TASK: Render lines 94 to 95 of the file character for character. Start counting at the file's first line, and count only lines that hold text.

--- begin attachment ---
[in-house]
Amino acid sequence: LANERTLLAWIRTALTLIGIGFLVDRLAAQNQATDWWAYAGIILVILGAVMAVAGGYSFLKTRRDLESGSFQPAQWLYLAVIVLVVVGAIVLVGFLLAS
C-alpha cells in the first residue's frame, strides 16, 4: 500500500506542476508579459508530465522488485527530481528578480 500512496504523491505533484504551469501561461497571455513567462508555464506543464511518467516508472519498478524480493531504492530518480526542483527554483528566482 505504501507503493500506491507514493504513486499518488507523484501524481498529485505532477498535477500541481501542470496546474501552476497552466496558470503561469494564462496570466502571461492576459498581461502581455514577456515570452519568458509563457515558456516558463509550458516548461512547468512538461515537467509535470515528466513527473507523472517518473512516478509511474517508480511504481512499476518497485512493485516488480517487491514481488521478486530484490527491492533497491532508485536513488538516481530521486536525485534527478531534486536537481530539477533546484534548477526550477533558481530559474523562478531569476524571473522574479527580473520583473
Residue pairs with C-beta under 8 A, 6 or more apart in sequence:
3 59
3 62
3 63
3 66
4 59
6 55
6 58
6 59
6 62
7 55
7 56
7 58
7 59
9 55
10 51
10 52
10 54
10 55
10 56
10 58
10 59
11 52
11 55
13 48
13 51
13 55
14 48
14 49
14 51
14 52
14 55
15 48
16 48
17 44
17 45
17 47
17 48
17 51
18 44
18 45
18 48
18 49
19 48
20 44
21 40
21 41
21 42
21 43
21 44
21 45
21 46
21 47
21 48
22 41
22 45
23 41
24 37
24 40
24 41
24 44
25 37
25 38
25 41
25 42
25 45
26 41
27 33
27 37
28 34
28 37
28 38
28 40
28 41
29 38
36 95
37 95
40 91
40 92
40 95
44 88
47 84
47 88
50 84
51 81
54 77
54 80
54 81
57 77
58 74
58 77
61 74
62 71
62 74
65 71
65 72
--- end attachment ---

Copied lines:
58 77
61 74